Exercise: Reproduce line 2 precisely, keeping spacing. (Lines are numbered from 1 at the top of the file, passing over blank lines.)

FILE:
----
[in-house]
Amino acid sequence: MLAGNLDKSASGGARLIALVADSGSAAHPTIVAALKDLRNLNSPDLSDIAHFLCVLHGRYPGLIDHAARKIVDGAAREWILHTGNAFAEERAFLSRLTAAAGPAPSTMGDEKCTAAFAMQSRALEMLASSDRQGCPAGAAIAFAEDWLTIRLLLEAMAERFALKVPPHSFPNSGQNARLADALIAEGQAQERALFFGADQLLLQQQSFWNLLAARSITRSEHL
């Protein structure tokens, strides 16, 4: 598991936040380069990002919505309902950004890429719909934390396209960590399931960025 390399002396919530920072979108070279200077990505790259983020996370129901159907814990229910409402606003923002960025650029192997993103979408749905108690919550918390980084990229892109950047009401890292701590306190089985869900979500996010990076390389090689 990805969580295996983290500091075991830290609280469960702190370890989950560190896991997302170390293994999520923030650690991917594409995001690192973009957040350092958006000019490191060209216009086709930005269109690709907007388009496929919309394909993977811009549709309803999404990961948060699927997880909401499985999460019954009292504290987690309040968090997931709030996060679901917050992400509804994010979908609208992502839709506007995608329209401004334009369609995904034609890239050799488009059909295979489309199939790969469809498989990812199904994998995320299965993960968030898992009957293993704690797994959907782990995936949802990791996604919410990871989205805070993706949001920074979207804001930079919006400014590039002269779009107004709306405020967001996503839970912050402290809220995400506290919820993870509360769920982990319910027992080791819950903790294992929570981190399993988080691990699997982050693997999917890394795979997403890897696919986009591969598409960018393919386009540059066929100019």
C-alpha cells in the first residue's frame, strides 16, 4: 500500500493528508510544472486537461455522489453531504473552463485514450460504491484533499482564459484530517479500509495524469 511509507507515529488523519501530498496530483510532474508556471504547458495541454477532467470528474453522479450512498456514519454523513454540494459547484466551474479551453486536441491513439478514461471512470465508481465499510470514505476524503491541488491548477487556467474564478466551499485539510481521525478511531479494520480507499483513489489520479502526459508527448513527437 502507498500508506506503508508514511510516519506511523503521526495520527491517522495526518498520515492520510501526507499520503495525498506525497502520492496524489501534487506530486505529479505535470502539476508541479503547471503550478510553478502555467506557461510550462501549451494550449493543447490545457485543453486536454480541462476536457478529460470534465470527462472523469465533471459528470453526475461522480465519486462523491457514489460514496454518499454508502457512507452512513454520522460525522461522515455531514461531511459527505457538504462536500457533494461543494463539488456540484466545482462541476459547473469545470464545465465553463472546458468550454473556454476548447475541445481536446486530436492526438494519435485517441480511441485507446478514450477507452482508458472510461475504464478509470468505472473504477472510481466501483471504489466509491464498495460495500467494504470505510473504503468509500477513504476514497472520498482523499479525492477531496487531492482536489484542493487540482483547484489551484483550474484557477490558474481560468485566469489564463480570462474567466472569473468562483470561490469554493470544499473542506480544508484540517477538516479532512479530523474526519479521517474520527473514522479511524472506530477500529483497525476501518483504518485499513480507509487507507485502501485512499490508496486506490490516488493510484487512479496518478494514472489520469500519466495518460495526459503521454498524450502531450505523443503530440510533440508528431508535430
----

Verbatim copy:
Amino acid sequence: MLAGNLDKSASGGARLIALVADSGSAAHPTIVAALKDLRNLNSPDLSDIAHFLCVLHGRYPGLIDHAARKIVDGAAREWILHTGNAFAEERAFLSRLTAAAGPAPSTMGDEKCTAAFAMQSRALEMLASSDRQGCPAGAAIAFAEDWLTIRLLLEAMAERFALKVPPHSFPNSGQNARLADALIAEGQAQERALFFGADQLLLQQQSFWNLLAARSITRSEHL